I try not to write about contemporary design on this blog but sometimes an event is too good to ignore. Last week I had the pleasure of attending Daniella Ohad’s interview with Roan Arad at the 92nd Street Y, in New York, as part of the Dialogues With Design Legends series. I know Ms. Ohad well and was looking forward to the smart and insightful questions that she would ask Arad. I am familiar with Arad’s designs for furniture and cutting edge architectural projects but I have never heard him speak. I had been warned, though, that Arad was a character. Since the man’s current mid-career retrospective at the MoMA is called “No Discipline” (August 2- October 19, 2009), I was prepared for his antics. The night’s program was slightly unorthodox because Ms. Ohad asked Arad to prepare a presentation on his career, an hour during which the lucky crowd was charmed by the designer and got a real insider’s look at the design legend and his work.
While it has been written about extensively, to hear Arad recount stories about his first sale of the “Rover” chair (1981) for 99 GBPs, to Jean Paul Gaultier is a treat. In fact, he did not make much of a profit on the sale as the car seat, the seat of the chair, cost him slightly less at the scrap yard where he bought it. Arad discussed all of his projects in detail, sometime showing his studies for the piece and revealing what inspires him. His ideas come from everything that has happened up to three years ago and the things that he grew up. He is definitely not inspired by revivals of art historical movements, anything with a “Neo” as its prefix is bad news according to the designer.
The designer also discussed at length his mid-career retrospective at MoMA, a stunning exhibition designed by Arad and his team. Like his work, it is bold, showy, technologically advanced and, in some ways, conceptual. Instead of wall labels, there are flat LCD panels that project information about each piece displayed and provide you with a 360 degree view of it. Arad is an outspoken designer, to say the least, but the t-shirt that he was wearing that night best sums up his attitude towards such museum exhibitions, it read “I don’t want not retrospective.” Therefore the designer needed to create something new for the show, something to keep it fresh. As pedestals were not an option for him as a tool of displaying his work, Arad built a giant cage (aptly titled “Cage Sans Frontièrs,” 2009), located in the center of the gallery, as a display, and according to Arad, it was his way of keeping the exhibition interesting, for himself and the visitors alike. For those visitors that are not lucky enough to own one of his creations but still want to know what it feels like to sit in one of his chairs, Arad has placed his “Do-Lo-Rez” sofa (2008) outside of the galleries for visitors to lounge around in. For Arad, the experience is just as important as the piece itself. Arad’s work commands high prices on the auction market but the designer believes that people can consume art without buying it. Visiting galleries, looking through books, and going to the MoMa is the best way to consume Arad’s work without spending money on it. The designer’s work is also mass produced by Vitra, Kartell, and Moroso making it more accessible for those who cannot afford an original. And while Arad is very passionate about industrial production and has no problem creating limited edition pieces. In fact, an edition is usually closed when the designer gets bored with the piece.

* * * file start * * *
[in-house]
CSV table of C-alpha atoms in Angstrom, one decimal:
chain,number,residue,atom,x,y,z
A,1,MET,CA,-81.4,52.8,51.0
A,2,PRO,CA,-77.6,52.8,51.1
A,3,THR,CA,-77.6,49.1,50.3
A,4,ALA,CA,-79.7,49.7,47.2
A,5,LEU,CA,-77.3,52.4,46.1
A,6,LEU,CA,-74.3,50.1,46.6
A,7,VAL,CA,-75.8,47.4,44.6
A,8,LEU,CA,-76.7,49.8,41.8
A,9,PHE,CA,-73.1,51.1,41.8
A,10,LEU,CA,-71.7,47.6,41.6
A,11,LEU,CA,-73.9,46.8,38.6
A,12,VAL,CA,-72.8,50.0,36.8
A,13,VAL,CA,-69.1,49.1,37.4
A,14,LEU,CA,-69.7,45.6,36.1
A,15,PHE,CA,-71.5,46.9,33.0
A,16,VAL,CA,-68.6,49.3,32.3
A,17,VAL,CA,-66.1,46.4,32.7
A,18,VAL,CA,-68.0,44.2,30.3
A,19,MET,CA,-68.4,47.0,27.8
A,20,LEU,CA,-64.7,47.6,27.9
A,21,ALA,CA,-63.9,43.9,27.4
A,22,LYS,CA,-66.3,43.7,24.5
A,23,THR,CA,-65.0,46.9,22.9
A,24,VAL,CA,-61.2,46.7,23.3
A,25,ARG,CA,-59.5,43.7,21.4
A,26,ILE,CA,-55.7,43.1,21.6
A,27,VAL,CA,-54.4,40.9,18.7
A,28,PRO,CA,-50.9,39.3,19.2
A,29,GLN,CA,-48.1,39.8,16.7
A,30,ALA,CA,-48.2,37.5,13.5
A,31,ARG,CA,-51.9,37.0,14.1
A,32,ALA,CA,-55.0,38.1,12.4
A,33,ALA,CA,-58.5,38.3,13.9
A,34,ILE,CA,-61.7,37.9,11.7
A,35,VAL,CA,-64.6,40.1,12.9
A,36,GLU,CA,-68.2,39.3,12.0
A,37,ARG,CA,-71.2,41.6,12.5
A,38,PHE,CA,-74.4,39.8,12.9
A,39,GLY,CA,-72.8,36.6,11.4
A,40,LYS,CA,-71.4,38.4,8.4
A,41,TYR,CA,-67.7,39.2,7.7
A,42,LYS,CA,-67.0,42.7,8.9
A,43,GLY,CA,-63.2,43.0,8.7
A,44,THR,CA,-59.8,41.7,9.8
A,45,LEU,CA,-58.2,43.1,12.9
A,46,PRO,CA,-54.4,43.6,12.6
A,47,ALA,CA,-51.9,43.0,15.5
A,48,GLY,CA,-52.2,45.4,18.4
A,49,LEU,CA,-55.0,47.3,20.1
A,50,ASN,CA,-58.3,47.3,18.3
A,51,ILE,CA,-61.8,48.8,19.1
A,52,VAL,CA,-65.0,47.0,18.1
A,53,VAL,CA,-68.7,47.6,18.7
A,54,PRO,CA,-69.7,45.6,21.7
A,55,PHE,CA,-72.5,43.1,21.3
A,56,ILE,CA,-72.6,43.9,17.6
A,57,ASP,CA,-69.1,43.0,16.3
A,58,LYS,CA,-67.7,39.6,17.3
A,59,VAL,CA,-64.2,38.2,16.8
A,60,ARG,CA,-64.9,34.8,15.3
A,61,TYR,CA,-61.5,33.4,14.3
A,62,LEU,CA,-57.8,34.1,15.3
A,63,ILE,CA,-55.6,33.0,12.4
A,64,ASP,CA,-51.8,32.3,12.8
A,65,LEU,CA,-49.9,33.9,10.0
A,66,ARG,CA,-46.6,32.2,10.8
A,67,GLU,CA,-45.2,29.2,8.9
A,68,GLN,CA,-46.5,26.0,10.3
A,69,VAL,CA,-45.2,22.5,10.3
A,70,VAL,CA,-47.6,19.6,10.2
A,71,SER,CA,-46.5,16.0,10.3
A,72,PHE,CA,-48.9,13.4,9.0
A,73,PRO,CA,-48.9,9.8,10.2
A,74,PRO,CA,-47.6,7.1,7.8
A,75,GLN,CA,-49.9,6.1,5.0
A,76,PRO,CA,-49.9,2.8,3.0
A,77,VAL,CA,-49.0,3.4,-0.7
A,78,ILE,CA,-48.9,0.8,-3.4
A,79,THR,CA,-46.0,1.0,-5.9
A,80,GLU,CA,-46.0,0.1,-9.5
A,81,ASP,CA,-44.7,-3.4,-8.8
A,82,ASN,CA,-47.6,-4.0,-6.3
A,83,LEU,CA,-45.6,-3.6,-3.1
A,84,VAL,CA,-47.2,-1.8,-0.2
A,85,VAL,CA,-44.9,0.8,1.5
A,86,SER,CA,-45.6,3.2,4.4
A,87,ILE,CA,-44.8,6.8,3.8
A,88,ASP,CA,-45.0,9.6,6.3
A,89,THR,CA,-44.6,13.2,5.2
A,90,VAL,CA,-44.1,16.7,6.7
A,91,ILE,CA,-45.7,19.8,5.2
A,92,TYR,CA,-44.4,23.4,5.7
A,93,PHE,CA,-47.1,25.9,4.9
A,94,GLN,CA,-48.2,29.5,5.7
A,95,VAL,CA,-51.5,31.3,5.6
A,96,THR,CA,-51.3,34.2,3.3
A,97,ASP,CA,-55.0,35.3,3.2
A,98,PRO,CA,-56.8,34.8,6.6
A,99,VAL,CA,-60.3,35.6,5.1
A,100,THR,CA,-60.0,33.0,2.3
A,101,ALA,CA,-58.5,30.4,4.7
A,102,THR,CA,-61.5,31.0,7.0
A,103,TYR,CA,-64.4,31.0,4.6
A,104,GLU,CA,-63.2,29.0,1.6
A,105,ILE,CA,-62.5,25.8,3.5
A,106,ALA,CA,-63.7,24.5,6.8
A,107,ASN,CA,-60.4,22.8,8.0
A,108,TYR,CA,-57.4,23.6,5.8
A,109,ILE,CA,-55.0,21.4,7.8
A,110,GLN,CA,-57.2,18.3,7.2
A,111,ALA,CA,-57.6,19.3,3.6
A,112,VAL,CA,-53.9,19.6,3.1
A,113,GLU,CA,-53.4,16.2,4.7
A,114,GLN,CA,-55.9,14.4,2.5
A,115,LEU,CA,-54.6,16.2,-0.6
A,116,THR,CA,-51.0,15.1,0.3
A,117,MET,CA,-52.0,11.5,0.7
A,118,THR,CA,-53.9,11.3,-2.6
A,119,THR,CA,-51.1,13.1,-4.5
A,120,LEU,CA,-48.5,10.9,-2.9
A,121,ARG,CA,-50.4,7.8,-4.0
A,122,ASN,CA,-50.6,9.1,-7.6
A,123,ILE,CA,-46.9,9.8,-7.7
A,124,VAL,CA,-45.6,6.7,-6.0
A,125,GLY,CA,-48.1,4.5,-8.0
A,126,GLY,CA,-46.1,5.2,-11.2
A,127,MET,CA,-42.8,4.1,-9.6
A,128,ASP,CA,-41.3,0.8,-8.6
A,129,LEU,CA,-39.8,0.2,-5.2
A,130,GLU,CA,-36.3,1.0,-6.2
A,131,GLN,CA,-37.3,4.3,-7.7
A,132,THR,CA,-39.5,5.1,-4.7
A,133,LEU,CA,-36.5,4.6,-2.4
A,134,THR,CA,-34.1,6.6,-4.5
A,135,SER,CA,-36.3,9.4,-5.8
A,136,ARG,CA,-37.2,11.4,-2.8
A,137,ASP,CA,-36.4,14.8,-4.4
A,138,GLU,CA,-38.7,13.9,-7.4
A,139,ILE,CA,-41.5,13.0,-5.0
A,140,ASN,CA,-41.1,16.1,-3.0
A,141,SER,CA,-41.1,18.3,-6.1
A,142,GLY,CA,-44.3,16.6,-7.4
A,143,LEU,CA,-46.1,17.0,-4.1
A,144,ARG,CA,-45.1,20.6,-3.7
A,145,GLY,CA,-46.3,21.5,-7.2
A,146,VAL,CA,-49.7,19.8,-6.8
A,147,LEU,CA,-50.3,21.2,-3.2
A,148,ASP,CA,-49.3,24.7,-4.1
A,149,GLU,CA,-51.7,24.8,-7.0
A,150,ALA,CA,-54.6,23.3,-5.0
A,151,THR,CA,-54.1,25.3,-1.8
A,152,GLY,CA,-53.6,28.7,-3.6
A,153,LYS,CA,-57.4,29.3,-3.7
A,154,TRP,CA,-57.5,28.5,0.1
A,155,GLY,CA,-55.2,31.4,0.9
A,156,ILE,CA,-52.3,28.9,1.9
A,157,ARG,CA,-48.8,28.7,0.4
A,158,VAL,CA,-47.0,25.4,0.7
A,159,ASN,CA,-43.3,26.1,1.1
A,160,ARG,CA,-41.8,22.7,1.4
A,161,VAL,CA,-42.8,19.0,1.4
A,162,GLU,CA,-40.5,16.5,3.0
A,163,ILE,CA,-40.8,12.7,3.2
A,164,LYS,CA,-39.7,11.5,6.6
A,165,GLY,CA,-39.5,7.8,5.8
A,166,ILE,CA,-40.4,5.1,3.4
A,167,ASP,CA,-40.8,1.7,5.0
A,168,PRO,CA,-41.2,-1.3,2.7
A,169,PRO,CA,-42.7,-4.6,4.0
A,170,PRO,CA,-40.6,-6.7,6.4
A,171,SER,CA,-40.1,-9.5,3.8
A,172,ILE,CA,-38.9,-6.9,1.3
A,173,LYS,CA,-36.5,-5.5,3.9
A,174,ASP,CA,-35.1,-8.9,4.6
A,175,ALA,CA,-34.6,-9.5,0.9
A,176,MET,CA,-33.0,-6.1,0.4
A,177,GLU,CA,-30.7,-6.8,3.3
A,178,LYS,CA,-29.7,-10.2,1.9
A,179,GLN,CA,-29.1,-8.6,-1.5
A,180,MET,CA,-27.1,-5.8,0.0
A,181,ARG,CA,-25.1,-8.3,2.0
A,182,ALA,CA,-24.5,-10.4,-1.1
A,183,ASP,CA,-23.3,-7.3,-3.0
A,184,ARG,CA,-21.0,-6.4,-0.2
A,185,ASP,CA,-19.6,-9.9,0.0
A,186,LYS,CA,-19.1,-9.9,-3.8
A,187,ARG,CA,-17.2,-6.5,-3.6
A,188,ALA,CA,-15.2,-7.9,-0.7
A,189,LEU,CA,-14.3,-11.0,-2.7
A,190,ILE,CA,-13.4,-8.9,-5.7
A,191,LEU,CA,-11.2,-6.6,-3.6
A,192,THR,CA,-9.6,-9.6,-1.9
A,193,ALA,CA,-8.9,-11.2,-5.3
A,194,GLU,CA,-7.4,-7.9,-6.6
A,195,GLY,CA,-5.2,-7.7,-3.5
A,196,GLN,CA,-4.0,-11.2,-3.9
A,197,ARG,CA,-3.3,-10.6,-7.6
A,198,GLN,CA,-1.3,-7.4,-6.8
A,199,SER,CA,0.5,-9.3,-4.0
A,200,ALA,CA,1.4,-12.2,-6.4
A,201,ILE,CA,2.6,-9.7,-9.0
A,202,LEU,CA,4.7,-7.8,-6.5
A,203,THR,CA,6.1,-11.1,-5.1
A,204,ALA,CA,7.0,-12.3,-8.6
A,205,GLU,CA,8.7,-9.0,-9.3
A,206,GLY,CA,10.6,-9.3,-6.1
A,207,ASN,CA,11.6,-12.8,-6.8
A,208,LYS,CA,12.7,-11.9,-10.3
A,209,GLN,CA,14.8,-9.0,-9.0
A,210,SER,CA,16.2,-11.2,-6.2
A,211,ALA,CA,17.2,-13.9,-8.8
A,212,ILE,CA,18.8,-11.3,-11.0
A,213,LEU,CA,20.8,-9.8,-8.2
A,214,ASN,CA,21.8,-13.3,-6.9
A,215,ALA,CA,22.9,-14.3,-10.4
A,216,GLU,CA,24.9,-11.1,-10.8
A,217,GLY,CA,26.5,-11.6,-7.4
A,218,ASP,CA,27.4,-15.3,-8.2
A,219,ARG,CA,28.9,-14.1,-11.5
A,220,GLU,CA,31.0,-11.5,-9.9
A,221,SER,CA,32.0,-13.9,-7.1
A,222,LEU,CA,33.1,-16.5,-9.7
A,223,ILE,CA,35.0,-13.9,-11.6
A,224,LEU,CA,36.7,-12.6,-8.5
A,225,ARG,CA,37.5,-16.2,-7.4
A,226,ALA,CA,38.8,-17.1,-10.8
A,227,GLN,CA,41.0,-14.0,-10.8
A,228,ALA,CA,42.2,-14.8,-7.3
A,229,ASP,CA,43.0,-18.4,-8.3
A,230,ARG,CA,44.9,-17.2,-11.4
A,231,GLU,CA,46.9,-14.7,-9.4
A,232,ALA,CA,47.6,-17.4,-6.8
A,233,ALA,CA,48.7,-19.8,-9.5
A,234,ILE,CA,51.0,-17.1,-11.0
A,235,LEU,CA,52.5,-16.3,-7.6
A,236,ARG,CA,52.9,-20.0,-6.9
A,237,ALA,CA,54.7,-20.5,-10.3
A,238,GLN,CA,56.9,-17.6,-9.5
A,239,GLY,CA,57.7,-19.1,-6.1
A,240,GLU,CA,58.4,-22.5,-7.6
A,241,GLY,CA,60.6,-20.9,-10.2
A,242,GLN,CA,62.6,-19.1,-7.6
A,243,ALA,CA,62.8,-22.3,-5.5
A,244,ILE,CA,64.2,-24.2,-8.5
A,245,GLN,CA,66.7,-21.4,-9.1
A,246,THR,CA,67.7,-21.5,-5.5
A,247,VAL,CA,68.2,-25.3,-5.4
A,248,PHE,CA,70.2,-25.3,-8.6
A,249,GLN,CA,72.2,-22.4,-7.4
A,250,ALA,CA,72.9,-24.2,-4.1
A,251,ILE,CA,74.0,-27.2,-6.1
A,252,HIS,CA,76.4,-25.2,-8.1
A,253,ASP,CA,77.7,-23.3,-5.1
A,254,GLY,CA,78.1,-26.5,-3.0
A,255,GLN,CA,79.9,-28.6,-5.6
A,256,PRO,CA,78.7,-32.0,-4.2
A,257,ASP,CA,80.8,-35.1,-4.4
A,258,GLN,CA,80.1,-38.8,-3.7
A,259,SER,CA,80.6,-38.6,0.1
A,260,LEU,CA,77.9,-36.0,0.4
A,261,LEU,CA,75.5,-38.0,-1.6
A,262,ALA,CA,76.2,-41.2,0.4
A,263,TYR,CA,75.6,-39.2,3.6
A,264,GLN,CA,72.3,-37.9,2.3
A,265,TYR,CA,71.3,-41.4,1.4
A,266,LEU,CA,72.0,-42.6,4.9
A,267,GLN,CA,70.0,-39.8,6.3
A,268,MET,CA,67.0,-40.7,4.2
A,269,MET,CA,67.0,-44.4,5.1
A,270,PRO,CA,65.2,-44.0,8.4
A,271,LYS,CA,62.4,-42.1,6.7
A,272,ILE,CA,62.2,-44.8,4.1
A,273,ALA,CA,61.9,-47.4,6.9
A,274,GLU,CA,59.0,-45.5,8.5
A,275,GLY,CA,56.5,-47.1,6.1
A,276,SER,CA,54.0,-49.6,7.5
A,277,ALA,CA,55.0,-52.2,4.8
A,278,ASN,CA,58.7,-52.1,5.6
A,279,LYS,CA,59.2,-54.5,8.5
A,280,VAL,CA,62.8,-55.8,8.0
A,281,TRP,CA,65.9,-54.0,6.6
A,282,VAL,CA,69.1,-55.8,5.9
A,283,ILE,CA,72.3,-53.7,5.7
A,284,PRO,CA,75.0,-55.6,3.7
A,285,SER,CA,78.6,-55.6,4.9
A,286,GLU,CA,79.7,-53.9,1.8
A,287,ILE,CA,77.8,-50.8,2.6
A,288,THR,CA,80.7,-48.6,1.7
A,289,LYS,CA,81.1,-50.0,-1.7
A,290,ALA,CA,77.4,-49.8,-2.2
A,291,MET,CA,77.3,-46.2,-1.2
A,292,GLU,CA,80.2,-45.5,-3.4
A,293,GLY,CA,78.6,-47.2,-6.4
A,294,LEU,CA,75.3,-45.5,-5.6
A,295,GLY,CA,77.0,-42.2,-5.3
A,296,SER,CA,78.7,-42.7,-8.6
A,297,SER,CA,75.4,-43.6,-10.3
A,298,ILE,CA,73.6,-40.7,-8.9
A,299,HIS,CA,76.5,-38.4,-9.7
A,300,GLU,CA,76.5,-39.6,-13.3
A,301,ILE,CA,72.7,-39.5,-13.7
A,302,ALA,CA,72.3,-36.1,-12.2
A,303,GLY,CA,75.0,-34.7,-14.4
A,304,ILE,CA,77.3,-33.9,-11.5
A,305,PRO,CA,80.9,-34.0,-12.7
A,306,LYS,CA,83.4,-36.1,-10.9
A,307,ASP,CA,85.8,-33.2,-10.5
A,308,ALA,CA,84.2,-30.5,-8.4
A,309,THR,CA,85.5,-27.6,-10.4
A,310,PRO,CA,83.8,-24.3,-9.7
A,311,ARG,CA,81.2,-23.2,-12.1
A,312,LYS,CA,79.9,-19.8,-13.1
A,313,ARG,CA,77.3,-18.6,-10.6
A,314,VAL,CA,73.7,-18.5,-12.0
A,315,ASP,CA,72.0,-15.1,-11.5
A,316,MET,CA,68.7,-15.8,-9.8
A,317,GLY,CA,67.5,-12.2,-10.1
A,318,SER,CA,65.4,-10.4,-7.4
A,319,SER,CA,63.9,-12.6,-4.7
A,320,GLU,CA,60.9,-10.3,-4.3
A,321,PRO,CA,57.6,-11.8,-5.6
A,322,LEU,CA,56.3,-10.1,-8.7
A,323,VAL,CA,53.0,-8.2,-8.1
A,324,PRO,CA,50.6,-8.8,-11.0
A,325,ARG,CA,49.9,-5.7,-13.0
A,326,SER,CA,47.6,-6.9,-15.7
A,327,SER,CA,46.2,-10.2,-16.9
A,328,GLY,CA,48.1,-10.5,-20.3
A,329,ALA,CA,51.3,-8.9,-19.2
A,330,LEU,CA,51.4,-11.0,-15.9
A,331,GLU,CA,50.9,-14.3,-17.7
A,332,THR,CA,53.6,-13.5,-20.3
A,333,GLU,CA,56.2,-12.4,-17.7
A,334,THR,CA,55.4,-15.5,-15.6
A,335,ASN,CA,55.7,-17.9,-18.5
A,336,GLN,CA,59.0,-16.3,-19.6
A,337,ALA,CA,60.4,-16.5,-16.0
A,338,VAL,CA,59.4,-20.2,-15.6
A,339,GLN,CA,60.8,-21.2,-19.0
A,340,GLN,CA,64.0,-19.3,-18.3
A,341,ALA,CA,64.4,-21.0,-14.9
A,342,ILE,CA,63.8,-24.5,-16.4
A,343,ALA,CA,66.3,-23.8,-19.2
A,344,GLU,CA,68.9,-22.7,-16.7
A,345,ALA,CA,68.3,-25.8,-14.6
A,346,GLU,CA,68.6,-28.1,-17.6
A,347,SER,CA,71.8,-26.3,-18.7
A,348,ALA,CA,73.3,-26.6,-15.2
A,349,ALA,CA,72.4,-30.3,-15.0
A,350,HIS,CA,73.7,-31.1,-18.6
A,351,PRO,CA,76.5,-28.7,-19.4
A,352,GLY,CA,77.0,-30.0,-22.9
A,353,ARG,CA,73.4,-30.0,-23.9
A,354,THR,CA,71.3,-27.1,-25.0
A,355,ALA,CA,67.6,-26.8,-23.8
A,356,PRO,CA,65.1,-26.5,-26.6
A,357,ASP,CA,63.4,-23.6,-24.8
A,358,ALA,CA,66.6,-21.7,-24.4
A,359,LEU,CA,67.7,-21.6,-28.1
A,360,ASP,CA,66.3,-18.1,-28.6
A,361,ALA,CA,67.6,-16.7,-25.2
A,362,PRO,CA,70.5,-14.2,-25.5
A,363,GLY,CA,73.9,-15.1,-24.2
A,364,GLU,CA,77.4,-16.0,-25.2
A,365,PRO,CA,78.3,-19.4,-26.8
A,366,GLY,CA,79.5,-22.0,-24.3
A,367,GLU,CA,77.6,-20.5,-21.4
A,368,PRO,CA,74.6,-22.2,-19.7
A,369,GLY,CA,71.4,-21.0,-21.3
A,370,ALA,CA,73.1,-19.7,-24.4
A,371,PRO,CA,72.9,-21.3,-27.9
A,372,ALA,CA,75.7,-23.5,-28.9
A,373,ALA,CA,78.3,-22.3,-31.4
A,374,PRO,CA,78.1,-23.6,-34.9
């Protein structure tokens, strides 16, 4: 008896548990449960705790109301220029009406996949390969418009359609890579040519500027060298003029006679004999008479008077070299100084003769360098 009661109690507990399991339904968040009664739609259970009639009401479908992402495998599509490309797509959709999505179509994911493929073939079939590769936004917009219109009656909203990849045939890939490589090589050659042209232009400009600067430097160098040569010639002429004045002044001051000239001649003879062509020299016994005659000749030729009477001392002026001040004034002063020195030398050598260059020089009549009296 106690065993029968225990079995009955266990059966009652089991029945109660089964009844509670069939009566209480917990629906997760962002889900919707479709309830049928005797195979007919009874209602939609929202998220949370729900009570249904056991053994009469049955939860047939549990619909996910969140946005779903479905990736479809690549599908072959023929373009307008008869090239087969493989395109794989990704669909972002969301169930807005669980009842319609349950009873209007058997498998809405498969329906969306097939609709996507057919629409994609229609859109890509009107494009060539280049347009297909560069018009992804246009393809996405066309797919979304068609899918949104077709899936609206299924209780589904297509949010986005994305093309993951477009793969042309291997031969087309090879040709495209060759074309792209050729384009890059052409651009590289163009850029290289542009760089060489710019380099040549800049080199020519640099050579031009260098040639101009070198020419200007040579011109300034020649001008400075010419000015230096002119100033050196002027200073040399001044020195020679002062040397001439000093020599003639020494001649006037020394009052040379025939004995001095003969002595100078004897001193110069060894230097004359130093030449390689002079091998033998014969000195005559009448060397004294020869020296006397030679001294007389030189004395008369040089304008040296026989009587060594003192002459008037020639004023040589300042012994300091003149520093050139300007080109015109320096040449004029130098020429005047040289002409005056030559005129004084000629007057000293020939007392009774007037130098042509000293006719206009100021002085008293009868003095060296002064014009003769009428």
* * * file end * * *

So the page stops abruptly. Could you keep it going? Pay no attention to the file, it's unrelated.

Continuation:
Arad’s latest and greatest project is the Design Museum in Holon, a city just outside of Tel Aviv. Arad recounted that during one of his first meetings he was asked if he could design a building that the government can be proud enough of to place it on a postage stamp. The city is hoping that Arad’s building for the museum will have the same effect on Holon as Frank Ghery’s design for the Guggenheim in Bilbao. Made of the bands of Cor-Ten that create loops around the façade, the structure is incredible. Arad pointed out that what makes his museum so different from the Guggenheim Bilbao is that its rectangular galleries are curator friendly and allow for the easy installation of artwork. Arad also believes that” a good building remains a good building, long after the people that commissioned it are gone.”
The evening concluded with Ms. Ohad’s questions, during which time she asked the designer his opinion on design objects as art- a topic Arad doesn’t like and feels that it has been made complicated by gallery dealers and auction houses, who decide what design is and what art is. Arad explained that the definitions are unnecessary and that “a chair should not have an identity crisis.” The evening concluded with Ms. Ohad playfully asking Arad if he had fun with the audience, as he easily interacted with them all night, and as a sign that the audience had fun with Arad, they ran up to him for autographs and photos after the lecture.
The next event in the Dialogues With Design Legends series will be a conversation between Karim Rashid and Gaetano Pesce, moderated by Martin Filler on Tuesday, Nov 3, at 8:15 pm.
The Rover Chair. 1981Painted tubular steel and leather30 3/4 x 27 3/16 x 36 1/4″ (78 x 69 x 92 cm)Edition by One Off, London Photo by Eric and Petra Hesmerg. Courtesy of Private Collection, Maastricht.